Tate Moderns Viewing Platform Is a Nuisance, U.K. Supreme Court Says
For years, tourists could look from the top of Londons most popular art museum into the apartments opposite. Soon, they may be permanently stopped from doing so.
Since 2016, the millions of tourists who flock each year to Tate Modern, Londons most popular art museum, have been able to do something unusual: stare into the apartments opposite, as if they were artworks.
From a platform on the museums 10th floor built to offer panoramic views of the city, visitors could peer directly at dozens of luxury dwellings, all of which have floor-to-ceiling windows. Sometimes, nosy art lovers would catch a glimpse of a resident of the multimillion-dollar homes making breakfast or reading a weekend newspaper.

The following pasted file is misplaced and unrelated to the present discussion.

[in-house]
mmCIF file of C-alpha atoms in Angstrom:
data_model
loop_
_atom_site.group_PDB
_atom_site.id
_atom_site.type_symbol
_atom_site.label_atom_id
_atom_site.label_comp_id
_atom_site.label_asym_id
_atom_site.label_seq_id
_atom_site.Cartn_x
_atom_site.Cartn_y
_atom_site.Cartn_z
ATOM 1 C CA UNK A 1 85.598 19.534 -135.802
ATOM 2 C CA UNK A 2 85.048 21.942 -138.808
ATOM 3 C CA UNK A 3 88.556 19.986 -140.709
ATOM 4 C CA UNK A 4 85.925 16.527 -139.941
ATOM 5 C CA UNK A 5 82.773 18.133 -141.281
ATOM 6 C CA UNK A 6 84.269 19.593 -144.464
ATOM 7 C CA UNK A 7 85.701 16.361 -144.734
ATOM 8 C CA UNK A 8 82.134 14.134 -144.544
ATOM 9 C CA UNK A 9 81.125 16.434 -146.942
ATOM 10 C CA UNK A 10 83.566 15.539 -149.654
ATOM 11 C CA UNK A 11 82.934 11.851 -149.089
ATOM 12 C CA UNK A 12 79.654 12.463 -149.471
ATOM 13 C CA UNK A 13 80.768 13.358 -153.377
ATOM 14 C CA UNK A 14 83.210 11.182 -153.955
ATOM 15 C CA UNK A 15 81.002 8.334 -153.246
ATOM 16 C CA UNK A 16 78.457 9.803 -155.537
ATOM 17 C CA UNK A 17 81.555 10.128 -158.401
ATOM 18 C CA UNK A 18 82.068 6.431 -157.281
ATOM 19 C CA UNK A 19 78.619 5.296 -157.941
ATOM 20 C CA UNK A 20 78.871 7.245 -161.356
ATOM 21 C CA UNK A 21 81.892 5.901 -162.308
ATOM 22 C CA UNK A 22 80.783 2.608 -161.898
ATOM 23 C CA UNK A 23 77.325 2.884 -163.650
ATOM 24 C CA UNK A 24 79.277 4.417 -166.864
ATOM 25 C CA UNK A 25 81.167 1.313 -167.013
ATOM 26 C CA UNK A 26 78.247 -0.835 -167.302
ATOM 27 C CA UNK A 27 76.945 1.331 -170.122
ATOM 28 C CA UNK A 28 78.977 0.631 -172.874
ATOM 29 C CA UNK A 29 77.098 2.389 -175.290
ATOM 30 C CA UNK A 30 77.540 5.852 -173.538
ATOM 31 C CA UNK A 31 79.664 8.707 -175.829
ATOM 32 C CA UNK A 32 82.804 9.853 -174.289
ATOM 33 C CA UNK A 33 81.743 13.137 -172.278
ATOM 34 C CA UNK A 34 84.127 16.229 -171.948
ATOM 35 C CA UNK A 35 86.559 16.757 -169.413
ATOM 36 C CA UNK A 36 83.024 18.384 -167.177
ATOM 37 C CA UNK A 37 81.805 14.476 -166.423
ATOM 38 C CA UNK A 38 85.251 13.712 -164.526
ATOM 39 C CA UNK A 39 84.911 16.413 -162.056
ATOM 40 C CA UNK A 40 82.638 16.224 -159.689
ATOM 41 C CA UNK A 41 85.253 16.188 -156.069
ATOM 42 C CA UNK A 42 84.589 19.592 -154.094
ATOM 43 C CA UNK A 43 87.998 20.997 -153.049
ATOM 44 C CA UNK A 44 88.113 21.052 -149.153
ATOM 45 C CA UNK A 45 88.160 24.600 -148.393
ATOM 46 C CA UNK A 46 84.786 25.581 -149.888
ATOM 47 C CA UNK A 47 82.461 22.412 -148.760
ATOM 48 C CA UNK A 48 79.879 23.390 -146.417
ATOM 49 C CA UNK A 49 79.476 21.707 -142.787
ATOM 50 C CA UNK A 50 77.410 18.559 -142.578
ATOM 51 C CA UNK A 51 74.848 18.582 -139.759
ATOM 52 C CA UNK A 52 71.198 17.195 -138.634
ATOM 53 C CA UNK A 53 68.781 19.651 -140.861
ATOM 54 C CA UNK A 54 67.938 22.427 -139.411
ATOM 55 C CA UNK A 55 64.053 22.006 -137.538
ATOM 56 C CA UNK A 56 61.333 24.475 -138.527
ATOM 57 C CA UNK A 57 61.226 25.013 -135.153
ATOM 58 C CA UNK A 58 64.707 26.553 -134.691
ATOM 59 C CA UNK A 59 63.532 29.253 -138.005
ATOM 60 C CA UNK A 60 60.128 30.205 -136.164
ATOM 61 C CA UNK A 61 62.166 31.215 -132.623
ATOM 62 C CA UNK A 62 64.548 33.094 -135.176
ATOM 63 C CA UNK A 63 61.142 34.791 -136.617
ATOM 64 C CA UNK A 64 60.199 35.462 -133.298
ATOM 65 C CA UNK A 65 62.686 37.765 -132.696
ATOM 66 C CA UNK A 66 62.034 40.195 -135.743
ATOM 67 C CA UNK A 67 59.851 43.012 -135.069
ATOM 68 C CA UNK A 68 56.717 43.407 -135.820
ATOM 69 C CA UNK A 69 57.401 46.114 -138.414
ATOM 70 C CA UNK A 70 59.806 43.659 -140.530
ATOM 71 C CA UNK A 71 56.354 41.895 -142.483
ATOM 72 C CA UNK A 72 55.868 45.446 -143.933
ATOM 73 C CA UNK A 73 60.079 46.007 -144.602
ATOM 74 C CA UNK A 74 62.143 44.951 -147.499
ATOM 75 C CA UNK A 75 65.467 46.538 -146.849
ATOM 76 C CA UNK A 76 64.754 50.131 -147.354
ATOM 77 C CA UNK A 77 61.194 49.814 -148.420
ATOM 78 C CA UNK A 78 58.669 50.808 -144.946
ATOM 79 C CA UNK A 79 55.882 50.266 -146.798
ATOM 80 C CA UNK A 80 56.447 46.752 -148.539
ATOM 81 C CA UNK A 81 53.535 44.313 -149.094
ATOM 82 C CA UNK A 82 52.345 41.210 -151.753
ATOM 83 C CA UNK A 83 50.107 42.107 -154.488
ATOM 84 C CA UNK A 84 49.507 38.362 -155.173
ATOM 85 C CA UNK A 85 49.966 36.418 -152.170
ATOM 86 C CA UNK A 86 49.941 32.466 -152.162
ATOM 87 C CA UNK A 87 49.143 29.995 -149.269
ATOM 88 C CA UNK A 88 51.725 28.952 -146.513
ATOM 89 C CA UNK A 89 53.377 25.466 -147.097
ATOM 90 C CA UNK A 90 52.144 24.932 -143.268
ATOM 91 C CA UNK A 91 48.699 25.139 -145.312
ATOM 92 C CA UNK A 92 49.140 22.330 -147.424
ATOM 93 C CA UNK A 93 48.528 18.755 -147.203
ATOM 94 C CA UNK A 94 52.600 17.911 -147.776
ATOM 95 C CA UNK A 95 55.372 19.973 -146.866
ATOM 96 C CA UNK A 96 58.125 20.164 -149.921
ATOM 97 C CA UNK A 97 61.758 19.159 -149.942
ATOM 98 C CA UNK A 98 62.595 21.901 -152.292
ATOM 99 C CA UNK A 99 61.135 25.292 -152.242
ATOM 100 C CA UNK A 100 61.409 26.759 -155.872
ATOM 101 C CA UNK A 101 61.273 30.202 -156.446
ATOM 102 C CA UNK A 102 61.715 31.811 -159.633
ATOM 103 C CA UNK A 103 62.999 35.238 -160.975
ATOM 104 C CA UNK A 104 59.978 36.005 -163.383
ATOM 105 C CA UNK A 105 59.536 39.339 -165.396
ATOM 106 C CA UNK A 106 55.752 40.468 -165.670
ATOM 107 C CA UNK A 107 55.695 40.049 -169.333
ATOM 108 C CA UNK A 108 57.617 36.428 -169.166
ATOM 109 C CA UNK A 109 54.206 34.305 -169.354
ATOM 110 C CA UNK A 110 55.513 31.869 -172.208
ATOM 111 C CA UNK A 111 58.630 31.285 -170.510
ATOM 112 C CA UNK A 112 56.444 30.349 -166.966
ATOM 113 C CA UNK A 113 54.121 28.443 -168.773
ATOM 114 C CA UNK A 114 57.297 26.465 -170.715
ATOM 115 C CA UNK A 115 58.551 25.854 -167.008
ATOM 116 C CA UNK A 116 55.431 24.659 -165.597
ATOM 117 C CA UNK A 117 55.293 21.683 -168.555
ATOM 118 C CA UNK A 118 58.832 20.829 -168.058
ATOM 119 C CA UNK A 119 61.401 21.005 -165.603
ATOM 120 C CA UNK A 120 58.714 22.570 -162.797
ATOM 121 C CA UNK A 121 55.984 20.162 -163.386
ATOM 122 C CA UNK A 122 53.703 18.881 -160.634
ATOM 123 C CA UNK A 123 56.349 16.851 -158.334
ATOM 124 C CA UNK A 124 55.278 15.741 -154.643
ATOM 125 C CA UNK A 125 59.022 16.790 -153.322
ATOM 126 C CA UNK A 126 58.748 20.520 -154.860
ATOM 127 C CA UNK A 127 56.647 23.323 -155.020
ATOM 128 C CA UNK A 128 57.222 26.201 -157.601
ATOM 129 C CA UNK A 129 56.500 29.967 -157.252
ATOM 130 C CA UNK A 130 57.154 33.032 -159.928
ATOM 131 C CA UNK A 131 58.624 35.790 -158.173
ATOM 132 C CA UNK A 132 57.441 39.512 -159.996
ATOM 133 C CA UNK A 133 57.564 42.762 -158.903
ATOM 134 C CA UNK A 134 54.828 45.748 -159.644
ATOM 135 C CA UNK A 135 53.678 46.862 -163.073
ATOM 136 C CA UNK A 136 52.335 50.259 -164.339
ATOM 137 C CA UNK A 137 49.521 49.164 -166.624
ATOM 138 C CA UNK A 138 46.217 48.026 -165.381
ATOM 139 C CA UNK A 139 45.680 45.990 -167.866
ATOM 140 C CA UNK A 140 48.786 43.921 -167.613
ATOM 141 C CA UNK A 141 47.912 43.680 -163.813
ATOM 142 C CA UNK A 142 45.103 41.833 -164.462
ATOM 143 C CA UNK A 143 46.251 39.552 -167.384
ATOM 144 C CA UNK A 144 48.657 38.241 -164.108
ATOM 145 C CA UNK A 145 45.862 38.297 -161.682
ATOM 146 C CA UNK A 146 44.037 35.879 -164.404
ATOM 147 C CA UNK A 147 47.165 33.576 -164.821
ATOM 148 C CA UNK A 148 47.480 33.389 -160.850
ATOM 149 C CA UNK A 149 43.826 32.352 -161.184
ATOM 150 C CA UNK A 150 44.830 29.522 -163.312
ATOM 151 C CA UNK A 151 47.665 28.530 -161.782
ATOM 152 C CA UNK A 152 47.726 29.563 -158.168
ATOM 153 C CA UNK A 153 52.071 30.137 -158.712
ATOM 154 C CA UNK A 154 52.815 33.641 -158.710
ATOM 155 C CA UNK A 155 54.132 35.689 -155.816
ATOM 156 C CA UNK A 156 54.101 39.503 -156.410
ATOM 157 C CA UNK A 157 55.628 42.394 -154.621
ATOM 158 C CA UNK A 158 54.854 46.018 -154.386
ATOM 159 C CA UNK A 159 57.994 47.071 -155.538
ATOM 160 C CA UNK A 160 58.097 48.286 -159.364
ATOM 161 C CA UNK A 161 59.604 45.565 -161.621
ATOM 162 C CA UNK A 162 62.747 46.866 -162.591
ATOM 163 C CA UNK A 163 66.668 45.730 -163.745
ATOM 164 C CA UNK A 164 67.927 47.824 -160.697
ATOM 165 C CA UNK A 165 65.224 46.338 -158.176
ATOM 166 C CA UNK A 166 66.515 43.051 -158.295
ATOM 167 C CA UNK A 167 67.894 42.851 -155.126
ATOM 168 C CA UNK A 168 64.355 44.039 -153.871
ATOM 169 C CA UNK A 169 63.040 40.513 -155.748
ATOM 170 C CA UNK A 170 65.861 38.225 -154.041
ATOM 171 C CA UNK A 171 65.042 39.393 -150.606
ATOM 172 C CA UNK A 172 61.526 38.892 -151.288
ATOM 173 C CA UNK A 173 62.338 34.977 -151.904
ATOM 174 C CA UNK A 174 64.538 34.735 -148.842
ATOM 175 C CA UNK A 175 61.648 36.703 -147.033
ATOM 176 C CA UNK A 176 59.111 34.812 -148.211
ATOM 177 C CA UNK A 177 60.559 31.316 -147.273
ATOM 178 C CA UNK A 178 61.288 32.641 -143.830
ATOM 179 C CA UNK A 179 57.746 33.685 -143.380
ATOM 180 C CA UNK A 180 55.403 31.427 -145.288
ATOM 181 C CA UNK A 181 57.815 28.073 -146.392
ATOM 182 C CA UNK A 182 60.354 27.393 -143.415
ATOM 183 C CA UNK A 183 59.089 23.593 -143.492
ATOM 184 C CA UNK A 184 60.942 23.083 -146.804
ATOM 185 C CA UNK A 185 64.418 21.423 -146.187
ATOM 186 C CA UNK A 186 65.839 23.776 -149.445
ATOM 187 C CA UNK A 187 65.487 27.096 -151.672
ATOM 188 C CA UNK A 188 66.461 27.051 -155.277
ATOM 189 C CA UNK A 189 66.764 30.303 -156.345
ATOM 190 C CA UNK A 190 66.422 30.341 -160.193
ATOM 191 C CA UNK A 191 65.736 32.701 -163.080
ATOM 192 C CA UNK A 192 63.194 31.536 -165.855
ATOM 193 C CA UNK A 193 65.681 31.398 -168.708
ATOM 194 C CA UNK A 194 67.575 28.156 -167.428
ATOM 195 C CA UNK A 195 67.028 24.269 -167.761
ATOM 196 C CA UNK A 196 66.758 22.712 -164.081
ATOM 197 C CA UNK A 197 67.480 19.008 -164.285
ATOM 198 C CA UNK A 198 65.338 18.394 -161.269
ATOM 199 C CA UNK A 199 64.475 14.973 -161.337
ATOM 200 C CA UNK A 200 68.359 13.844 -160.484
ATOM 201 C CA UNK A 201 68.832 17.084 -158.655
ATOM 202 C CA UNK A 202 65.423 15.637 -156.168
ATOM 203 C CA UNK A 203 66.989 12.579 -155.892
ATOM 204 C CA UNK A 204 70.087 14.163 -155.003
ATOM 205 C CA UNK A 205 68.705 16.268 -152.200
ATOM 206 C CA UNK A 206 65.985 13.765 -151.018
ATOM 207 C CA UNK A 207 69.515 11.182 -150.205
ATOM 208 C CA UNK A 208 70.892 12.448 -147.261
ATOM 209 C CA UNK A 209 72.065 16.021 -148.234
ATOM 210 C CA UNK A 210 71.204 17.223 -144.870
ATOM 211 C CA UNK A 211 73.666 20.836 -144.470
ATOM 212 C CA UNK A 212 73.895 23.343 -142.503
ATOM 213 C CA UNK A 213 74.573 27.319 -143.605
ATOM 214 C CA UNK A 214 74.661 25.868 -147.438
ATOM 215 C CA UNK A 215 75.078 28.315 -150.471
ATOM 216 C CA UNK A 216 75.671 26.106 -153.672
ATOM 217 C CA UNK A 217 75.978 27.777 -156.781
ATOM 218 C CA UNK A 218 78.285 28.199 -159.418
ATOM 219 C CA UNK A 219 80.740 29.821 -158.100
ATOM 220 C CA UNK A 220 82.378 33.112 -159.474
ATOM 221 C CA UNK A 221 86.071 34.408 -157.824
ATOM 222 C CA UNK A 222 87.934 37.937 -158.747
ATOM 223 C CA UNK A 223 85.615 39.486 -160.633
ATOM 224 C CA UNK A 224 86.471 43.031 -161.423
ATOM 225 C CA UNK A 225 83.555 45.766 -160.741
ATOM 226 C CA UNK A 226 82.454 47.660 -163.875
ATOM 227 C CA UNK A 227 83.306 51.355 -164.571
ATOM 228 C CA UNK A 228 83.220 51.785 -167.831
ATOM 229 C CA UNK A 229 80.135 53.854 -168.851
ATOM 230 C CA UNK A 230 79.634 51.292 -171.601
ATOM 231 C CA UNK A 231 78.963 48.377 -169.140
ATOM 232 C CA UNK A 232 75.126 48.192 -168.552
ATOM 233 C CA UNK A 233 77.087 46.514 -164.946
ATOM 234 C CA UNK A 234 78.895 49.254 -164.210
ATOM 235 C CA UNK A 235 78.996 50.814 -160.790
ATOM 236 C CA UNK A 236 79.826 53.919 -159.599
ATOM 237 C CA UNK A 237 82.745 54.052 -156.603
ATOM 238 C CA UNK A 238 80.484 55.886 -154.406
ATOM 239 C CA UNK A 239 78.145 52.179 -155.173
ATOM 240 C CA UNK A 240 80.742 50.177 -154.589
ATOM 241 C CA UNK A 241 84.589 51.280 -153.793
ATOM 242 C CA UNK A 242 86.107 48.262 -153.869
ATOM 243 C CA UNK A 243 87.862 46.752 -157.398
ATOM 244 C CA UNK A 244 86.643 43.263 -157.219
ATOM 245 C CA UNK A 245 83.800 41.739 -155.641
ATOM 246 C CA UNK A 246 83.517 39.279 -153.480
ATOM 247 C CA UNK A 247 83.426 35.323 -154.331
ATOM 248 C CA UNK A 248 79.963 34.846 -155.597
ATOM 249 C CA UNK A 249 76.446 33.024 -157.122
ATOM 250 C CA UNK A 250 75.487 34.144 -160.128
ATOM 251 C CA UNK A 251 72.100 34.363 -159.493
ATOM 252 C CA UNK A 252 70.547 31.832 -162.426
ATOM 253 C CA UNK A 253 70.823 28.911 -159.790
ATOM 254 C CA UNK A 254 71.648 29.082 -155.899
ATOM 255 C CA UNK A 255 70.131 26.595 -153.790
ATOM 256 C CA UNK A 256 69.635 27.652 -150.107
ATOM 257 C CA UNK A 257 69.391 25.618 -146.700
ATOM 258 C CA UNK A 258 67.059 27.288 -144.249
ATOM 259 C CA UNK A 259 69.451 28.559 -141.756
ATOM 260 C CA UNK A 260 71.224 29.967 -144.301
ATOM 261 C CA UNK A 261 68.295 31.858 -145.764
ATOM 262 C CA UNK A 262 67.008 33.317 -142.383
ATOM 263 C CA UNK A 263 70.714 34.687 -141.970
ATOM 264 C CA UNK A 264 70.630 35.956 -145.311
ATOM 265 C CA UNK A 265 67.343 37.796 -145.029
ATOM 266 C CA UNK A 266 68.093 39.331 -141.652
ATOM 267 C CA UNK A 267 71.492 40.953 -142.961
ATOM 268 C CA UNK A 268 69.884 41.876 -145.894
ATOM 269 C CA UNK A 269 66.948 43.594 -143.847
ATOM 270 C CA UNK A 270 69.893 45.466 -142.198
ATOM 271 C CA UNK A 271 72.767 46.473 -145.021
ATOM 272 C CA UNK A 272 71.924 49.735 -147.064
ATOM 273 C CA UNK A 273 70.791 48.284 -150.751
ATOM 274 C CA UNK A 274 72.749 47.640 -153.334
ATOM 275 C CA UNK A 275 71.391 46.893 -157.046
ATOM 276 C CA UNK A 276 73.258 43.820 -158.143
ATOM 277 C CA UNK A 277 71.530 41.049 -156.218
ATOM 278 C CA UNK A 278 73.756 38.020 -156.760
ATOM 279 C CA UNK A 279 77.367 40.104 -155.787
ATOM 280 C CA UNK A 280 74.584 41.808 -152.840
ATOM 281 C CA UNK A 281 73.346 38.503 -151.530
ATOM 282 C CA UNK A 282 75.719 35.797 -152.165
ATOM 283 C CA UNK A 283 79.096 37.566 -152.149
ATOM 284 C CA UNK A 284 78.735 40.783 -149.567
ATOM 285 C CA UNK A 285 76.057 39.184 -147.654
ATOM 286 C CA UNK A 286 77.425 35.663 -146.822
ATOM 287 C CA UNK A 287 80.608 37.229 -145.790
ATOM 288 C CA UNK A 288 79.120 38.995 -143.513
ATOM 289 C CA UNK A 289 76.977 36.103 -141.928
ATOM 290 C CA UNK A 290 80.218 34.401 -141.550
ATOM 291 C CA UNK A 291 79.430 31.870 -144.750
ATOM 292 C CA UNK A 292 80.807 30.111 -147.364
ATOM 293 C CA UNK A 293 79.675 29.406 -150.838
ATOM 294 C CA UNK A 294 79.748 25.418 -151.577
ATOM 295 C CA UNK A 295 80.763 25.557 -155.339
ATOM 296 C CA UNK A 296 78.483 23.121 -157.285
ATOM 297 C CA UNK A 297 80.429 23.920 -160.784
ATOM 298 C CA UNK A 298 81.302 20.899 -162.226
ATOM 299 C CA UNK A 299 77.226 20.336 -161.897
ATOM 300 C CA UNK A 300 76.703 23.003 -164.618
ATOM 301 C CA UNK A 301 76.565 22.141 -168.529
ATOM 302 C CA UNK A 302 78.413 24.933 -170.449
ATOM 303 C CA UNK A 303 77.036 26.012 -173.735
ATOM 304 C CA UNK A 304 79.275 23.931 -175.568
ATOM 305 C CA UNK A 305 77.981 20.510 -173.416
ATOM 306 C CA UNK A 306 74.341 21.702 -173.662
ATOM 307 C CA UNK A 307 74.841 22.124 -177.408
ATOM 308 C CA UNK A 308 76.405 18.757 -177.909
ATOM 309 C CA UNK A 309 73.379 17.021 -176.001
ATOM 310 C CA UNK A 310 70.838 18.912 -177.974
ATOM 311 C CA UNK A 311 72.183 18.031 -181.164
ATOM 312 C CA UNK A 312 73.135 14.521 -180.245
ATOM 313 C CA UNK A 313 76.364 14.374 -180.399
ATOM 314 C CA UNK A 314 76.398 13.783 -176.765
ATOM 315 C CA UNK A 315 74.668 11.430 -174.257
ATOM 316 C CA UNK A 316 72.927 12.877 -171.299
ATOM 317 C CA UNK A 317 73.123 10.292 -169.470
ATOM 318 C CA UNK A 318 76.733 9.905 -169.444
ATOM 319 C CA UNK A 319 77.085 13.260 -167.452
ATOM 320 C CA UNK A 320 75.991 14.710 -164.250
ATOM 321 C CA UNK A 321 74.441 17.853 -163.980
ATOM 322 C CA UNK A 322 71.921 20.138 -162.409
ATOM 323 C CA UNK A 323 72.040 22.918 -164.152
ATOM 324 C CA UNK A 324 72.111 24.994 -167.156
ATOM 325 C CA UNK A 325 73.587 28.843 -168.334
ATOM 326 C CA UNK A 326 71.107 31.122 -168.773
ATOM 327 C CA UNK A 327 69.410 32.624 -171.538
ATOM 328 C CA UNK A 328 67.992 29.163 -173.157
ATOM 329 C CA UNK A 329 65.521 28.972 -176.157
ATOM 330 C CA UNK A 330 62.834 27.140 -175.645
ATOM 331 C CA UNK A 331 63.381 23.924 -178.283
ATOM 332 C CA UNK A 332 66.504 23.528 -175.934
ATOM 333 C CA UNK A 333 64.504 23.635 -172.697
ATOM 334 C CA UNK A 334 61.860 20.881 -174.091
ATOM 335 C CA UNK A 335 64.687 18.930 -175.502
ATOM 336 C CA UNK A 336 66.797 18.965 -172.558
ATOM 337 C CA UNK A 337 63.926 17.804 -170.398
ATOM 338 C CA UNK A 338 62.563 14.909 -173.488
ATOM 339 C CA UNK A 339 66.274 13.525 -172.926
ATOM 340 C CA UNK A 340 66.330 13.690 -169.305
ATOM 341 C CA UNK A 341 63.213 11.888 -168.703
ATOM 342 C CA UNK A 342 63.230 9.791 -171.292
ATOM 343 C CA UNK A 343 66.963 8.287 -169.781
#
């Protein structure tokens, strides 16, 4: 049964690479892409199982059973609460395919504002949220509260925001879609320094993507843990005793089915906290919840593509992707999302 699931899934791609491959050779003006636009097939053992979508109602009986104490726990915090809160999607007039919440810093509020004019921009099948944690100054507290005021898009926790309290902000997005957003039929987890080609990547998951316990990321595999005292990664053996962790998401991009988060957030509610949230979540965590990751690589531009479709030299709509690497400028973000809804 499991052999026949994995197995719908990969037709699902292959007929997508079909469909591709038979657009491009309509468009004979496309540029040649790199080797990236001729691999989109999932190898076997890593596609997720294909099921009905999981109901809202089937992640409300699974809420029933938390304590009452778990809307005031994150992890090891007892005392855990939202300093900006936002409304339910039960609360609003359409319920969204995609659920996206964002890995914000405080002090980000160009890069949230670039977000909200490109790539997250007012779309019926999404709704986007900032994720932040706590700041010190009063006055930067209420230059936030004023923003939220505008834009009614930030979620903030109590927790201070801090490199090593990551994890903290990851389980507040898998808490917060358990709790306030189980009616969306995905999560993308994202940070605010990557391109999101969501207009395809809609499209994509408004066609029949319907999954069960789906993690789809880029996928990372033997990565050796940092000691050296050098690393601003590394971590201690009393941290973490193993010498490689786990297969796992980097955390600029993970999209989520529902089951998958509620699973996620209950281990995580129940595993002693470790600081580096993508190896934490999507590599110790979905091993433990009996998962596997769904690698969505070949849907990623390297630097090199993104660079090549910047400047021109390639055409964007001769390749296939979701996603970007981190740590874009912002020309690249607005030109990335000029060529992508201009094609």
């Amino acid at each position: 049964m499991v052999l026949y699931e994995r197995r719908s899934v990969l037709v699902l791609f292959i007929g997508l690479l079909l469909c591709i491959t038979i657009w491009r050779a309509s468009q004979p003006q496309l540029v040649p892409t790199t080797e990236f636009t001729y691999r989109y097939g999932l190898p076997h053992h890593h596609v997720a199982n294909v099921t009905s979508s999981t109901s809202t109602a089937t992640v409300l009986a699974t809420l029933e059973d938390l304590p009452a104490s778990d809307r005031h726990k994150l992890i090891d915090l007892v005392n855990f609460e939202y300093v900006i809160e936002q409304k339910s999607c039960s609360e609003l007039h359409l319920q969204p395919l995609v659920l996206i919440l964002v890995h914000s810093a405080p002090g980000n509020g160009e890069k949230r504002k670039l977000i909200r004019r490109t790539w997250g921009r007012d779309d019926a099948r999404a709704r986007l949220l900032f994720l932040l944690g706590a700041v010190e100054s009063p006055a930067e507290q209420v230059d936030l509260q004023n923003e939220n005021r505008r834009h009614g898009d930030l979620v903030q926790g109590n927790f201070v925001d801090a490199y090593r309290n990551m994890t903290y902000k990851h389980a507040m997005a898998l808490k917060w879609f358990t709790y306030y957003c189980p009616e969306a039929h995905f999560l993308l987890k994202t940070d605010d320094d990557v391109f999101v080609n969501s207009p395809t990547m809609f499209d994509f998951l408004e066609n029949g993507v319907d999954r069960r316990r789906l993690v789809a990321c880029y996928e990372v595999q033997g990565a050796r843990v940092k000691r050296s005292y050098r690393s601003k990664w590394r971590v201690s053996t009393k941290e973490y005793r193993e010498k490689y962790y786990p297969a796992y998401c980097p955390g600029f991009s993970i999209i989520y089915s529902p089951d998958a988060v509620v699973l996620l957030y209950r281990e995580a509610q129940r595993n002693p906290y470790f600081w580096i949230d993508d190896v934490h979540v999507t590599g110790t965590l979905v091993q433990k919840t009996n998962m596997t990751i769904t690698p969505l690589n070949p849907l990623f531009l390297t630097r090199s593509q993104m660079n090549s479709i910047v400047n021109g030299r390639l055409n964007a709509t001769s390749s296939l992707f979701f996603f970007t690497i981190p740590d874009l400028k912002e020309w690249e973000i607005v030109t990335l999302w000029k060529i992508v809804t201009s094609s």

On Wednesday, Britains Supreme Court ruled that tourists using the viewing platform was a clear case of nuisance even if ogling homeowners was not their purpose.
In a regal London courtroom, Lord Leggatt, the lead judge in the ruling, said that hundreds of thousands of visitors each year headed to the platform and many took photographs of the apartments. It is not difficult to imagine how oppressive living in such circumstances would feel for any ordinary person much like being on display in a zoo, he said.
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